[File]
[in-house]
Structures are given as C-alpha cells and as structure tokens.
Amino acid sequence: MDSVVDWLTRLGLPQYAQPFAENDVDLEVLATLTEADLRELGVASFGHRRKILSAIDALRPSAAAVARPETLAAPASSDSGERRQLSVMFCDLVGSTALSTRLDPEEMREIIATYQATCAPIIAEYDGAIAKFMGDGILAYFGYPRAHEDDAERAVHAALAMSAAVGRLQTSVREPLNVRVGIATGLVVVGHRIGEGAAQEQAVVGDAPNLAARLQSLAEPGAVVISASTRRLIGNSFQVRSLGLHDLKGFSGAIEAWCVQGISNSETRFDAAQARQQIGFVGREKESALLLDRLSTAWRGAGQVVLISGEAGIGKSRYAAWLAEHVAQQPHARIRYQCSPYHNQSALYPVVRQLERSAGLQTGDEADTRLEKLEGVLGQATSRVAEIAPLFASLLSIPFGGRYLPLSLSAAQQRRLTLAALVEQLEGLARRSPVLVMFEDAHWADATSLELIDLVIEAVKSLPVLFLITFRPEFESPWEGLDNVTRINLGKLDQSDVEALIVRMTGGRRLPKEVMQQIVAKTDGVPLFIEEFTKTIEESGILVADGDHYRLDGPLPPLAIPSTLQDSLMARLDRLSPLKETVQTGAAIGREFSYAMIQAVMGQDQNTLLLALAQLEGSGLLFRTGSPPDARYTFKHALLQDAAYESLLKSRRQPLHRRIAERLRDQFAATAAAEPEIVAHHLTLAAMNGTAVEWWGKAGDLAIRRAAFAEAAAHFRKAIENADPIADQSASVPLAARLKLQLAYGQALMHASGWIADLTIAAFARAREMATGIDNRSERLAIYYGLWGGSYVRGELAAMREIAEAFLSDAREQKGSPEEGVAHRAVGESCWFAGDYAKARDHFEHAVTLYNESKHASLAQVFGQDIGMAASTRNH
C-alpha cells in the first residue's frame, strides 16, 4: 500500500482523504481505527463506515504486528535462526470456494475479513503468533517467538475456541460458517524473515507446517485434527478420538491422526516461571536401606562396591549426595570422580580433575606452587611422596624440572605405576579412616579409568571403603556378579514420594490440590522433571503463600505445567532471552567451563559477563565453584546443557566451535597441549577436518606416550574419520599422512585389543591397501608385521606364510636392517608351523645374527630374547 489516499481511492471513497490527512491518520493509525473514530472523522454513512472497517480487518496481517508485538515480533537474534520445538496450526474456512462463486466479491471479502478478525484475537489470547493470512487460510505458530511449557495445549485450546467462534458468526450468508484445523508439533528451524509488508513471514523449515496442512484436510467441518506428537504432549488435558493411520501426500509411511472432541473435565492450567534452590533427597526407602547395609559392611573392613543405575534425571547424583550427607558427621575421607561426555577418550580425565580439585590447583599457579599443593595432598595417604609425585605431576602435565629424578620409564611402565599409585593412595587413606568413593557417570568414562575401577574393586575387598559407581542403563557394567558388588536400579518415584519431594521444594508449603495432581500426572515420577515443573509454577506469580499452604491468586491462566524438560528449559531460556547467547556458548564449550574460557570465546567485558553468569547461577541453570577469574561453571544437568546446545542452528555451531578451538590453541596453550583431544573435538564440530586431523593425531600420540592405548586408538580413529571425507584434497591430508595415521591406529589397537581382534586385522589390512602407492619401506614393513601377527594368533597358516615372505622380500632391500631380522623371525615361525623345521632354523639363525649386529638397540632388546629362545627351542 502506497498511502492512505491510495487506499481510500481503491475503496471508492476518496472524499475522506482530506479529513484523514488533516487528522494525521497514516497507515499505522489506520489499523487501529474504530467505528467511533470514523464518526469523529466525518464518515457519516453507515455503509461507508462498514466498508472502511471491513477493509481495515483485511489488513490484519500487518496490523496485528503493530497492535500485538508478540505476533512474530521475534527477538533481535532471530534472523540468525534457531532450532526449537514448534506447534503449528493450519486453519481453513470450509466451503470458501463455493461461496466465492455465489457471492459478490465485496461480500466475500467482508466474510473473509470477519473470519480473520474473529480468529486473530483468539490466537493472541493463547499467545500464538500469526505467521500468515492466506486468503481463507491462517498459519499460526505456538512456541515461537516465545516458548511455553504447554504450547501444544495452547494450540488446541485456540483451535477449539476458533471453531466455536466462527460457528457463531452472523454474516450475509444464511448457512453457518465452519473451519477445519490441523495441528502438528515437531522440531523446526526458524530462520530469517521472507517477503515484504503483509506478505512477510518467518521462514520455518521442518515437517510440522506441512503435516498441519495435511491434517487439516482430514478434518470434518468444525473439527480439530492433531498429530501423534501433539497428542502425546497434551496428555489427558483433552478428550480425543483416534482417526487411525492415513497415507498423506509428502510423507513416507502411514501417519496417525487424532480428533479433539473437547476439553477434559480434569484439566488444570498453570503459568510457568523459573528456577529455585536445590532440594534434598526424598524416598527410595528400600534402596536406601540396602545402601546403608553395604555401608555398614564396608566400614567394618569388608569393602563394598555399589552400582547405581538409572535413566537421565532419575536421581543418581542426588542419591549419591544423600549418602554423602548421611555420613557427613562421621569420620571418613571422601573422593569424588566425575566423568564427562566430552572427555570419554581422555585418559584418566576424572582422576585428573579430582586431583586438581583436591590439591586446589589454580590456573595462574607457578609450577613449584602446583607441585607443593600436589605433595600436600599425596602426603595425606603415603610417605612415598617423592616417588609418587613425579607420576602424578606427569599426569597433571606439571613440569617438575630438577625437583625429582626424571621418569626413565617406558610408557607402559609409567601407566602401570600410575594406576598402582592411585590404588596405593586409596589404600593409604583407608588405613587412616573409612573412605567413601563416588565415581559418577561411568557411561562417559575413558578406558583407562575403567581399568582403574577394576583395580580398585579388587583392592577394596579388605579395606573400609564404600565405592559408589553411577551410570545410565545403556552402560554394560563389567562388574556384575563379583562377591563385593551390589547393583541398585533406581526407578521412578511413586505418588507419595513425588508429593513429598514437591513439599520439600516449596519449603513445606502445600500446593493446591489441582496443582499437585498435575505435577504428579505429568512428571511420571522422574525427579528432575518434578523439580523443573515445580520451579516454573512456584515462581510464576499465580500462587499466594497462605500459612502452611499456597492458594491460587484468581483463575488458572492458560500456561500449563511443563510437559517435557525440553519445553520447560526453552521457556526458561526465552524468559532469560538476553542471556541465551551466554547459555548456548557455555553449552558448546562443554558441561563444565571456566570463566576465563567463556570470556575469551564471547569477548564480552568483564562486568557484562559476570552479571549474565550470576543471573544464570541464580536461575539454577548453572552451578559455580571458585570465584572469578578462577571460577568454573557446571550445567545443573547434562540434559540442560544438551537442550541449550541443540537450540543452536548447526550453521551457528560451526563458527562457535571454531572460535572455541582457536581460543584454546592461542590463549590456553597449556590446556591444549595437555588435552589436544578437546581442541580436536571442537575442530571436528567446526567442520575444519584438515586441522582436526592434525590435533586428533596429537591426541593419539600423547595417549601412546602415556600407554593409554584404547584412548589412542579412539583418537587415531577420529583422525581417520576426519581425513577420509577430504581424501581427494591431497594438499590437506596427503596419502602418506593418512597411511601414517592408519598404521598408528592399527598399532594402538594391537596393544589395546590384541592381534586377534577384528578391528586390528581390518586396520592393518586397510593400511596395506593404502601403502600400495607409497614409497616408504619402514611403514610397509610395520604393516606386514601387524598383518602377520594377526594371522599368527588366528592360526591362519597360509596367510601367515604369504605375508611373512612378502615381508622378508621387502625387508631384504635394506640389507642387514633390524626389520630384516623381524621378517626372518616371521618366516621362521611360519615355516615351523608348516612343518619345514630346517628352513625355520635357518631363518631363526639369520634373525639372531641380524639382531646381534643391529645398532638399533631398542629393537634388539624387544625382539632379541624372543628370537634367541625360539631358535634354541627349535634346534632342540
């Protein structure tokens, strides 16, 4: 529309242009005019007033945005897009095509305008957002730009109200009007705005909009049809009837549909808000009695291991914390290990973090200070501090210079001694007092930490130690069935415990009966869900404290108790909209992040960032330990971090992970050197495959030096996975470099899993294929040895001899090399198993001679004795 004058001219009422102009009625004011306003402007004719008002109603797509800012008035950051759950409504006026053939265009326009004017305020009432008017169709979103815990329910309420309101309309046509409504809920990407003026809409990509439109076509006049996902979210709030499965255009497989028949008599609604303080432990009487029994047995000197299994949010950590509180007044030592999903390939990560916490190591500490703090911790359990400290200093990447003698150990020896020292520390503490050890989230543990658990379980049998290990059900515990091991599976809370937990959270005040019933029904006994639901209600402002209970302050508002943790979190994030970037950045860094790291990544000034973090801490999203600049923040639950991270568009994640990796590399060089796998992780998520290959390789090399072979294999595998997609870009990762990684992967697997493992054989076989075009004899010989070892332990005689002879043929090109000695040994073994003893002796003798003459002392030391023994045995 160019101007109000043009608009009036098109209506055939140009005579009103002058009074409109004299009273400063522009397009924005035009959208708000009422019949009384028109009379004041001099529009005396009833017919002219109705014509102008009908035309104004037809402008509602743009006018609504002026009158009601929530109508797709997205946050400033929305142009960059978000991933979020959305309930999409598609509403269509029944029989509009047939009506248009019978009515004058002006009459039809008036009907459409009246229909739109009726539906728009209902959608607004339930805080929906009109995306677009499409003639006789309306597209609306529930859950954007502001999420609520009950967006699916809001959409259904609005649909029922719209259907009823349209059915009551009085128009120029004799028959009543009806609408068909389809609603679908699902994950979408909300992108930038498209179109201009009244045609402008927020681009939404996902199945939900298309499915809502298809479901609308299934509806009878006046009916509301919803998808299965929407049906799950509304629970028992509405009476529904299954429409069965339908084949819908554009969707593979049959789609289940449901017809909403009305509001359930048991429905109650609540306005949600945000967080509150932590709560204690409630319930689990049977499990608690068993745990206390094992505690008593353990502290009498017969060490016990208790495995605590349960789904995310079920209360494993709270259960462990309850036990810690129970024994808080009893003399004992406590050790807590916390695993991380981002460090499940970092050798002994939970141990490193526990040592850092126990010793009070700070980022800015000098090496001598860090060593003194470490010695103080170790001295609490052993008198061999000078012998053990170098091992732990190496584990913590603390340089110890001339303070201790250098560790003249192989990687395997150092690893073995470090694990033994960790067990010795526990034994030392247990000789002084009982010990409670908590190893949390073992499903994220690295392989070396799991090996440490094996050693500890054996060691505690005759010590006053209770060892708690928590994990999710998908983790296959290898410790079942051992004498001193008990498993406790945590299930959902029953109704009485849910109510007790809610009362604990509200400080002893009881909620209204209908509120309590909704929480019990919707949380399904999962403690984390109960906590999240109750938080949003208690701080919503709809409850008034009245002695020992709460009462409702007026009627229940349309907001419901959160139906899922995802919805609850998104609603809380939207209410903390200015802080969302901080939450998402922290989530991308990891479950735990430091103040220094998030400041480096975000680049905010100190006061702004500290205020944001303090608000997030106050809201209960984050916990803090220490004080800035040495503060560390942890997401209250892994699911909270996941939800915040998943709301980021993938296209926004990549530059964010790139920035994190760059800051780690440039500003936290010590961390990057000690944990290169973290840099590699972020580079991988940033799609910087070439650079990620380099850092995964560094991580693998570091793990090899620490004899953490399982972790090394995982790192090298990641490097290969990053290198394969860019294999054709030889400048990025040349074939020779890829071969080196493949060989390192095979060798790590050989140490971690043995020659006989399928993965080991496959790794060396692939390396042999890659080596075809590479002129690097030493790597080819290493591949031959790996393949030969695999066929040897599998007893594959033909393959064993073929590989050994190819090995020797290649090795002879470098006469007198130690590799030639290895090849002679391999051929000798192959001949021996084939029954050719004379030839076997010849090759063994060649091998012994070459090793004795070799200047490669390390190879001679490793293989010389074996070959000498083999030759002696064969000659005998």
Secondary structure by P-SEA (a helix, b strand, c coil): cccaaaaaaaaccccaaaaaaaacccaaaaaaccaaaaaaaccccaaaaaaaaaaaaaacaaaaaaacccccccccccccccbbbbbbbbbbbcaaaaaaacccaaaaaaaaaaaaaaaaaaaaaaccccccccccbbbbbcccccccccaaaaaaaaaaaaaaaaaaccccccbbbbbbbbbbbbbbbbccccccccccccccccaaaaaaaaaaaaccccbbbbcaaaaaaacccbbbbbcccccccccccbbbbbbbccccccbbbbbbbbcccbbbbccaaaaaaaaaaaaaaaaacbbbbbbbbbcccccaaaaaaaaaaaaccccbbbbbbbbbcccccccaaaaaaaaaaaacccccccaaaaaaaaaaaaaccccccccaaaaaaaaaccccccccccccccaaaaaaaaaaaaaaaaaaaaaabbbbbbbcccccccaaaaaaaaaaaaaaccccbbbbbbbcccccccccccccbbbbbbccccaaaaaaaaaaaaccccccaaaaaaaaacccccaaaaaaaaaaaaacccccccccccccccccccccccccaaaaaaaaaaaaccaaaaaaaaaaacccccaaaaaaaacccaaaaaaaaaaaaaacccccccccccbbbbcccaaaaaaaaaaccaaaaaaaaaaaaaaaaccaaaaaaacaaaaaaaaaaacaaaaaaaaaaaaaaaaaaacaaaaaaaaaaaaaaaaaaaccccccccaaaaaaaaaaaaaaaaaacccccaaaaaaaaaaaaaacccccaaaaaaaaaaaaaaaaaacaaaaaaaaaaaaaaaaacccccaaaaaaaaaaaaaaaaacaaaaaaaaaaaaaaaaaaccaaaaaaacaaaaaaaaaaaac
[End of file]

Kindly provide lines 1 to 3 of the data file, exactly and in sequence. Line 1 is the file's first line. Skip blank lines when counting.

[in-house]
Structures are given as C-alpha cells and as structure tokens.
Amino acid sequence: MDSVVDWLTRLGLPQYAQPFAENDVDLEVLATLTEADLRELGVASFGHRRKILSAIDALRPSAAAVARPETLAAPASSDSGERRQLSVMFCDLVGSTALSTRLDPEEMREIIATYQATCAPIIAEYDGAIAKFMGDGILAYFGYPRAHEDDAERAVHAALAMSAAVGRLQTSVREPLNVRVGIATGLVVVGHRIGEGAAQEQAVVGDAPNLAARLQSLAEPGAVVISASTRRLIGNSFQVRSLGLHDLKGFSGAIEAWCVQGISNSETRFDAAQARQQIGFVGREKESALLLDRLSTAWRGAGQVVLISGEAGIGKSRYAAWLAEHVAQQPHARIRYQCSPYHNQSALYPVVRQLERSAGLQTGDEADTRLEKLEGVLGQATSRVAEIAPLFASLLSIPFGGRYLPLSLSAAQQRRLTLAALVEQLEGLARRSPVLVMFEDAHWADATSLELIDLVIEAVKSLPVLFLITFRPEFESPWEGLDNVTRINLGKLDQSDVEALIVRMTGGRRLPKEVMQQIVAKTDGVPLFIEEFTKTIEESGILVADGDHYRLDGPLPPLAIPSTLQDSLMARLDRLSPLKETVQTGAAIGREFSYAMIQAVMGQDQNTLLLALAQLEGSGLLFRTGSPPDARYTFKHALLQDAAYESLLKSRRQPLHRRIAERLRDQFAATAAAEPEIVAHHLTLAAMNGTAVEWWGKAGDLAIRRAAFAEAAAHFRKAIENADPIADQSASVPLAARLKLQLAYGQALMHASGWIADLTIAAFARAREMATGIDNRSERLAIYYGLWGGSYVRGELAAMREIAEAFLSDAREQKGSPEEGVAHRAVGESCWFAGDYAKARDHFEHAVTLYNESKHASLAQVFGQDIGMAASTRNH